Elegant documentary about Scottish environmental artist Andy Goldsworthy, whose sculptures are produced entirely from - and using - materials he finds in the natural surroundings of wherever he decides to work, be it a riverbank, a grassy field, or a seashore. Watching Goldsworthy at work is a little like watching somebody build a house of cards - only with leaves, flowers, rocks, branches, and whatever else he finds around.
The film is slow-moving, meditative in the way that watching a shadow climb a wall or the tide coming in is meditative, but Goldsworthy's art, painstakingly and obsessively made, can be so stunningly beautiful that the results make for some breathtaking visuals. For fans of the artist, the film is a must, as a rare occasion to see Goldsworthy's work as it was meant to be seen - in motion, in the wild, as opposed to still photos or in a museum (which are usually the only way most of us will ever see it).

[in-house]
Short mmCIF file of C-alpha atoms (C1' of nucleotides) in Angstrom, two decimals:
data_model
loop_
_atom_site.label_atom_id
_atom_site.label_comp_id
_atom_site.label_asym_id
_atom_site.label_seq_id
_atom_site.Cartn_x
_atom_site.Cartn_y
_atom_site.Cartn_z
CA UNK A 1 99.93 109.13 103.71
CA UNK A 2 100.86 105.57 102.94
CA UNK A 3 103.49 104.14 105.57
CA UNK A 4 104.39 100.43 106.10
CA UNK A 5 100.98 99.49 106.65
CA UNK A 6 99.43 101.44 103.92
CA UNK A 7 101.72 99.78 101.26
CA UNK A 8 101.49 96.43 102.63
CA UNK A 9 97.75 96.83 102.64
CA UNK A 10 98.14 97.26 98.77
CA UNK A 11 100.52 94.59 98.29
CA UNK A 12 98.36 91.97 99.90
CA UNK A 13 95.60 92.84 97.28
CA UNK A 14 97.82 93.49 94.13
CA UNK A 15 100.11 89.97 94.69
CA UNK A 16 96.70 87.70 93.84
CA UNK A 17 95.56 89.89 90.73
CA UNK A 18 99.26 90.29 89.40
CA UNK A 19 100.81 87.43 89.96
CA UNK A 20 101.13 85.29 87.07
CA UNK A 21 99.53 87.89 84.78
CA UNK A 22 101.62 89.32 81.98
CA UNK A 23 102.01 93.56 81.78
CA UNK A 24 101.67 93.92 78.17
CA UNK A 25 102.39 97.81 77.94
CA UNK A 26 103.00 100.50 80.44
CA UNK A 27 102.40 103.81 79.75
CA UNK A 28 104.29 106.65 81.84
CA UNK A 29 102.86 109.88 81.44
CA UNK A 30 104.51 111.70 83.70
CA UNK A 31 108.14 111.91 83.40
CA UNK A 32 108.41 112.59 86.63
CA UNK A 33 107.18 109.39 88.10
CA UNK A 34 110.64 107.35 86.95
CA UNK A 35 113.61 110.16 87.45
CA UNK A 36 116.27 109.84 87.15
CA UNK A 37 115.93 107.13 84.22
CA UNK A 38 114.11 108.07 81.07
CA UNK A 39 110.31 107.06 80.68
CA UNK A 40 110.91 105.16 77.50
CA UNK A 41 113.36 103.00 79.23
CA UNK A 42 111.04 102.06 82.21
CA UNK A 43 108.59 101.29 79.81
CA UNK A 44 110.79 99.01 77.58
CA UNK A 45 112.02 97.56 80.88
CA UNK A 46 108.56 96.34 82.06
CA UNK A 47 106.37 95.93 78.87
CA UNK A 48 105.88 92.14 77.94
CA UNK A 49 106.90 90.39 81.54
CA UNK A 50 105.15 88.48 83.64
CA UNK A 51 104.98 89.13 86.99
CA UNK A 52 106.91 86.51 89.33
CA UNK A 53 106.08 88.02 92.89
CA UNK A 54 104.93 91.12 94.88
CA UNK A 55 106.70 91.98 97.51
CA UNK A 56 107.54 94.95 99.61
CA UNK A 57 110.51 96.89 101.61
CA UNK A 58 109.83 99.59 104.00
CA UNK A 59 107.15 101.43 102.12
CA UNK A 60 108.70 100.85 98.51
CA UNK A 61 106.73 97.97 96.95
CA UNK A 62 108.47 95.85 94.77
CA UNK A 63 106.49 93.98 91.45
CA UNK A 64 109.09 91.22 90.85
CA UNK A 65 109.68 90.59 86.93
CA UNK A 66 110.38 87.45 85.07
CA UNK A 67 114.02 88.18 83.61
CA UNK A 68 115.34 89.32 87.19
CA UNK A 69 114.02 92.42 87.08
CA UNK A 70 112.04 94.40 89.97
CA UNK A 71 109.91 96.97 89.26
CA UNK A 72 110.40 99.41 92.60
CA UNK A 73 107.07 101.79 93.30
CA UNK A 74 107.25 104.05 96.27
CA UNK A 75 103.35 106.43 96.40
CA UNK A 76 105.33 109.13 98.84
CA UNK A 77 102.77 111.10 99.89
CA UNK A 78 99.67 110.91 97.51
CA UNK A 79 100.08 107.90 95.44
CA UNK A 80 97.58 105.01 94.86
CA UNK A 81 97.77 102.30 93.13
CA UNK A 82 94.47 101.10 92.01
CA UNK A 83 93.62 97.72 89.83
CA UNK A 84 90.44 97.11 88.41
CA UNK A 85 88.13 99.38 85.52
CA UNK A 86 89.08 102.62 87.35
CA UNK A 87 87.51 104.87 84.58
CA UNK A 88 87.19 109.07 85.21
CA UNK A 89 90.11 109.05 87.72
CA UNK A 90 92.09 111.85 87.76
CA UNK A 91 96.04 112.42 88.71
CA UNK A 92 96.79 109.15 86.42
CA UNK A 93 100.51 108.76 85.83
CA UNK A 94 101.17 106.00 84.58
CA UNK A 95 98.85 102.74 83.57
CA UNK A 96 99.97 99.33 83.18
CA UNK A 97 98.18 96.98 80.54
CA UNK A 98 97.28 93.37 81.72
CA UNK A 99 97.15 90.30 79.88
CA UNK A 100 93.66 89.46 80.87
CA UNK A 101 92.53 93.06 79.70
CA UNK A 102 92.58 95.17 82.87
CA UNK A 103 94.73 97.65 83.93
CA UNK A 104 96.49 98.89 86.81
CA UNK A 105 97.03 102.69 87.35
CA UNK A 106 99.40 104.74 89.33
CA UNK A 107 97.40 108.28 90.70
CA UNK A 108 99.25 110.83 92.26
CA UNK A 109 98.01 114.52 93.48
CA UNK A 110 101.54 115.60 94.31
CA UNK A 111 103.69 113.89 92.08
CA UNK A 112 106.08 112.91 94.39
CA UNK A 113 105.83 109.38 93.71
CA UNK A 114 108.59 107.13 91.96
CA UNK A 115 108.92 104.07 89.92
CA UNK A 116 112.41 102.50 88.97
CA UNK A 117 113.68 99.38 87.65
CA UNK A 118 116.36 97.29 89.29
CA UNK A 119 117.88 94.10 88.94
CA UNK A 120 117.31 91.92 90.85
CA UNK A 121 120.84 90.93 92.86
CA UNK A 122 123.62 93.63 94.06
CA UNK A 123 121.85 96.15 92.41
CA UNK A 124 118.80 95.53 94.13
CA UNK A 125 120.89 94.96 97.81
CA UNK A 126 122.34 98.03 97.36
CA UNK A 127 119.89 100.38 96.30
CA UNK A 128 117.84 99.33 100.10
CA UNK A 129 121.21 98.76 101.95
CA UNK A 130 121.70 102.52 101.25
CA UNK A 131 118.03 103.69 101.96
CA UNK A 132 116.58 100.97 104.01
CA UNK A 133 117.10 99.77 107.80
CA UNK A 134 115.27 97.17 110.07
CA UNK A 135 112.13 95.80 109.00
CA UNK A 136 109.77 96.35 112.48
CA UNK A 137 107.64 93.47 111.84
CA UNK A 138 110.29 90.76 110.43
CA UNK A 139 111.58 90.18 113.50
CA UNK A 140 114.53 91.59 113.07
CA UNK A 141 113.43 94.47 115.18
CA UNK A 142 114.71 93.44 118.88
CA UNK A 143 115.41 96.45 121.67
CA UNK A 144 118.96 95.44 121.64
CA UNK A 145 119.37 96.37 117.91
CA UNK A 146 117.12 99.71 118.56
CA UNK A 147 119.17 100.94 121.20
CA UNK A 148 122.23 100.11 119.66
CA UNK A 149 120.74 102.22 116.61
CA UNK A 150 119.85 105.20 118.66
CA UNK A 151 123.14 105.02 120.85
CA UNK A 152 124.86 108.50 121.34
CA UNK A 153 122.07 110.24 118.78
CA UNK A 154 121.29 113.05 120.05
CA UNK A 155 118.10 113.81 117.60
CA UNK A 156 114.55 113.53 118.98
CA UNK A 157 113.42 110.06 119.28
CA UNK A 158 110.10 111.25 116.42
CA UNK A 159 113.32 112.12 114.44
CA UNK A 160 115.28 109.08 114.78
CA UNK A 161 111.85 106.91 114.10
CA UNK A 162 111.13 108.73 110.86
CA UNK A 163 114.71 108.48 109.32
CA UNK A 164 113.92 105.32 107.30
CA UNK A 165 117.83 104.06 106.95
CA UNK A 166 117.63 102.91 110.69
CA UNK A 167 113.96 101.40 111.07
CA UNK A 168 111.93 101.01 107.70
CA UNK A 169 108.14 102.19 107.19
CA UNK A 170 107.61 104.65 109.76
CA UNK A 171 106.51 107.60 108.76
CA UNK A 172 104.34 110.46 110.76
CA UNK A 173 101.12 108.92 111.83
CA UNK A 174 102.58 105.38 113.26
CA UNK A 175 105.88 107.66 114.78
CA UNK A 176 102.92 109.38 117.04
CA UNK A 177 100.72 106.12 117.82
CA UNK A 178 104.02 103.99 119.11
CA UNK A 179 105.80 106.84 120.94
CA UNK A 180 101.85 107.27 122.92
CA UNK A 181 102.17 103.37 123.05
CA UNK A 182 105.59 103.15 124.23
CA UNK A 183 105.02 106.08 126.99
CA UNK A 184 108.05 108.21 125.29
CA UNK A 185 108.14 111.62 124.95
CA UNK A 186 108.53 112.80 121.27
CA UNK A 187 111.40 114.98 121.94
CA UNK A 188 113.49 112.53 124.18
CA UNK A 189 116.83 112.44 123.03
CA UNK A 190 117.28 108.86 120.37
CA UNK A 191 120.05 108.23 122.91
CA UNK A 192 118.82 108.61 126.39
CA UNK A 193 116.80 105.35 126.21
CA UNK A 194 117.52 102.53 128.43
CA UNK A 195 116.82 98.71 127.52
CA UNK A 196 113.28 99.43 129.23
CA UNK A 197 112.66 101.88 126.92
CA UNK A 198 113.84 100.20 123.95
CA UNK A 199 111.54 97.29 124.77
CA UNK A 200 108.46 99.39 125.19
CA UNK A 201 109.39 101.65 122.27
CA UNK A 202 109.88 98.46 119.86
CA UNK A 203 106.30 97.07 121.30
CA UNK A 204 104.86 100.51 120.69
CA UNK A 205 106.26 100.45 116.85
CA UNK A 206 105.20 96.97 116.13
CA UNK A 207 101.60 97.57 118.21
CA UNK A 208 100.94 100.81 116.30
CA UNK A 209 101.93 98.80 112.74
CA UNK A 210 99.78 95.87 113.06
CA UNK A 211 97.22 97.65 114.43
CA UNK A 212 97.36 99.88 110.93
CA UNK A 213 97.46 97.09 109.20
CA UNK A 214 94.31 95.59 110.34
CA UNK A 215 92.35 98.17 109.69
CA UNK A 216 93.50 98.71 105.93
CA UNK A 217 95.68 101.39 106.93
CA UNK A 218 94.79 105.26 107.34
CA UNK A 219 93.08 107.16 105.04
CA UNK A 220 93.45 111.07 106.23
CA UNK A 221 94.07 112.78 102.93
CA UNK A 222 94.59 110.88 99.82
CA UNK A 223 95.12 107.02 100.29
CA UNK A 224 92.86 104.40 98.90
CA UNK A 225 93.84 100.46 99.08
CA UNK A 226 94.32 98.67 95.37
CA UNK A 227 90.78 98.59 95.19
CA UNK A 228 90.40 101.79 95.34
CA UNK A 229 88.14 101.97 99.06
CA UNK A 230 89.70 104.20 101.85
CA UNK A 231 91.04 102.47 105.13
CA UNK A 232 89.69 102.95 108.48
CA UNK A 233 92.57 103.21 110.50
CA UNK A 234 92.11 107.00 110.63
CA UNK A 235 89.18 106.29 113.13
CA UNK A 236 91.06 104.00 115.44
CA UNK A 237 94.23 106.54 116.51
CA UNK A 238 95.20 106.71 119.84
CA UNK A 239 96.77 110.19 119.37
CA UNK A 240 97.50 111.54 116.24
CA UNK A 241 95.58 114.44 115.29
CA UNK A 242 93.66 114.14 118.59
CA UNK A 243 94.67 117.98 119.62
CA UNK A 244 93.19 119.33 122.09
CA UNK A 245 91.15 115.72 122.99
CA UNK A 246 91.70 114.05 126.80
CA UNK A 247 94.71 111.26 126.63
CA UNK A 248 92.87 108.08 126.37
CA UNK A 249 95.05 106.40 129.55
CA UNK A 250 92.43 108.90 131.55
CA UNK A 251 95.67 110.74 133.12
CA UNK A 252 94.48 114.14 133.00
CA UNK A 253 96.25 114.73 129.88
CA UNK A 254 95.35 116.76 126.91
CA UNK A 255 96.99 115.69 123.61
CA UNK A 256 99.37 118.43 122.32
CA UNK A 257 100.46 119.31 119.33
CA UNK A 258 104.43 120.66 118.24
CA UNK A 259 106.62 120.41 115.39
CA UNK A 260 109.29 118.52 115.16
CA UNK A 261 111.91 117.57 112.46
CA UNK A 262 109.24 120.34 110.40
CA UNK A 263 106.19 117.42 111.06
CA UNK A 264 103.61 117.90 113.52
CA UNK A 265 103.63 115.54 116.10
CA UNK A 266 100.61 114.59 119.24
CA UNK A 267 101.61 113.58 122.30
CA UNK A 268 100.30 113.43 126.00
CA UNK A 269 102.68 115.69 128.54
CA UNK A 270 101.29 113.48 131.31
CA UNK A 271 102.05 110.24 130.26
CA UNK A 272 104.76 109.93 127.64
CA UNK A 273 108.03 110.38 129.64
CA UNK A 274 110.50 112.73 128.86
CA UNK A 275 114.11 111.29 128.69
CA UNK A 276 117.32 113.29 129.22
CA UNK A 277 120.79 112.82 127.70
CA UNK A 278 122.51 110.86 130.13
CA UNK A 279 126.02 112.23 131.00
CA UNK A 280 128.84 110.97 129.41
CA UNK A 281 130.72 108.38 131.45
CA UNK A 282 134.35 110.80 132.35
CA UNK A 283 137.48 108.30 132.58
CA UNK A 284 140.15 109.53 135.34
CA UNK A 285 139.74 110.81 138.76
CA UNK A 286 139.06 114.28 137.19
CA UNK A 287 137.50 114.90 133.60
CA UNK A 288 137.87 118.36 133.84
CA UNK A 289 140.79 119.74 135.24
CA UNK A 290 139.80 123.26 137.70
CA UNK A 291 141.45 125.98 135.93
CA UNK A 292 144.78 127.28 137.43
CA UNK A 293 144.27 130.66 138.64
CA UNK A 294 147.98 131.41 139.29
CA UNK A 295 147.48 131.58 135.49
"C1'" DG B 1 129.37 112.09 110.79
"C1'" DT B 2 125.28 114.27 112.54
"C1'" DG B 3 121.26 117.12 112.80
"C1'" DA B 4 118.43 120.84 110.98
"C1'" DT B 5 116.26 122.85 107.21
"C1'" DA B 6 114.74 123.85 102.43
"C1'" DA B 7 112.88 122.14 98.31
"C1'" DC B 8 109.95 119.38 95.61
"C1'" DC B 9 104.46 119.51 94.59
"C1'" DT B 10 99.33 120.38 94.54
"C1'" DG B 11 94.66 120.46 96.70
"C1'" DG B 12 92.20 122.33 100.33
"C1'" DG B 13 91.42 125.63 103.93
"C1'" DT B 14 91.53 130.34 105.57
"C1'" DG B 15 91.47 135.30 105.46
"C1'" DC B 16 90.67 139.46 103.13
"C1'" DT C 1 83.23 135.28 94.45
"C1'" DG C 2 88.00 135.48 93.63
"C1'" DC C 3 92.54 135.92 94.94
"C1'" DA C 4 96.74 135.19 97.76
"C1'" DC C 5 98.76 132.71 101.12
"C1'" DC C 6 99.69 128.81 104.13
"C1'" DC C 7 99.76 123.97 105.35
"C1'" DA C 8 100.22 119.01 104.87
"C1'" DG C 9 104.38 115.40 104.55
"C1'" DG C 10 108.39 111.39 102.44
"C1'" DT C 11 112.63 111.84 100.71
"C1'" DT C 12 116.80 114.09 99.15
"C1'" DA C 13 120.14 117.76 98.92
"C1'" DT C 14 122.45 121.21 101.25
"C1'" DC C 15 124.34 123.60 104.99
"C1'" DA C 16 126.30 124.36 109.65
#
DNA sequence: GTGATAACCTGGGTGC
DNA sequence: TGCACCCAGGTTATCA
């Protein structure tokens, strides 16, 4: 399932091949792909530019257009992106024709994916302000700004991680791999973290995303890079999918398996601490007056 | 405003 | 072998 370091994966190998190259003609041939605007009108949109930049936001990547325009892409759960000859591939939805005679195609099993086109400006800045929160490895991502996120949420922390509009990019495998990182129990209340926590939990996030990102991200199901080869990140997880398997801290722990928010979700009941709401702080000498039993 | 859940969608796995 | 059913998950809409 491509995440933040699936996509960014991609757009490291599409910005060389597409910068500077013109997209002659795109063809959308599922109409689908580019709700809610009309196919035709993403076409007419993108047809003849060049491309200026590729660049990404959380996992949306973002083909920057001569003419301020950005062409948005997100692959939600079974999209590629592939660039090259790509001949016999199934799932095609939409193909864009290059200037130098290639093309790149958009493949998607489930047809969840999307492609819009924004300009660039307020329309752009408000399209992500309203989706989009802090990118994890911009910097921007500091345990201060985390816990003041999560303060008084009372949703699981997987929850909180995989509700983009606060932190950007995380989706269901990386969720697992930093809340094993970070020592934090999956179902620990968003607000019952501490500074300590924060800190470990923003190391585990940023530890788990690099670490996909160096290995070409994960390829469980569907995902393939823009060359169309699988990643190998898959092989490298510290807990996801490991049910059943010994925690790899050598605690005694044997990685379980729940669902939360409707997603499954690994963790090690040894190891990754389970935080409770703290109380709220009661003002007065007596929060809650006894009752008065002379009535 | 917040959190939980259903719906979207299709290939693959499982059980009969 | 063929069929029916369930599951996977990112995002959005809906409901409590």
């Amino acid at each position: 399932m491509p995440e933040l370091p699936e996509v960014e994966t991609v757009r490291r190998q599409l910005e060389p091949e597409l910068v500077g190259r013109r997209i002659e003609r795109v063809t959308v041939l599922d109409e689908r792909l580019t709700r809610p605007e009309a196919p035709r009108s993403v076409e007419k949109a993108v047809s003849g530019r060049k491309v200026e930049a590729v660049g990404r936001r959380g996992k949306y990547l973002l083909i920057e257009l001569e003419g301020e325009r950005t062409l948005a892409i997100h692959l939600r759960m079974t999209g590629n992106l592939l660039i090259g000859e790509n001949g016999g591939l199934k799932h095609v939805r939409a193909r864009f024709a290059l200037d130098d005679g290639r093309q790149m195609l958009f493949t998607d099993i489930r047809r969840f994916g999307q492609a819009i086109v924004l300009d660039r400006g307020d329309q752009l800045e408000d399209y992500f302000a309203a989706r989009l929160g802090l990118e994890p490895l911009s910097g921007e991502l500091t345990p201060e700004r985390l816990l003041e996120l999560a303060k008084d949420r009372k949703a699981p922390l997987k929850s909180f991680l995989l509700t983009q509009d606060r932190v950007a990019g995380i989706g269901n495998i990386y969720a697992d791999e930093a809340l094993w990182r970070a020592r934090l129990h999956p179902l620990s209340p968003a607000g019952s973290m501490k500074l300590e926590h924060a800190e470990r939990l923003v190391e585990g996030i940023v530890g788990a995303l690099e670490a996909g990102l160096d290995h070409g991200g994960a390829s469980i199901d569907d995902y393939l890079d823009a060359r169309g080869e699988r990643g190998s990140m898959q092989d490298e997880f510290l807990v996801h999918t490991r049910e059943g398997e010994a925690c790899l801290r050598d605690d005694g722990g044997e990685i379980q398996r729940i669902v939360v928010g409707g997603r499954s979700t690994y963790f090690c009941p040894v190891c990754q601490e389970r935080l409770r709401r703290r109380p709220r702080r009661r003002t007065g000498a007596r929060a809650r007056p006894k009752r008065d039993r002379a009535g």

Thankfully, director Riedelsheimer keeps his film focused on Goldsworthy as an artist. We are given almost no biographical information about him, his is the only voice we hear, and he never waxes philosophical about how we can save Mother Earth. Goldsworthy talks only about his art. And like that art, the film's soundtrack by Fred Frith borders on the New-Agey but never crosses over. You may see a lot of long-hairs in the audience, but this film is for everybody.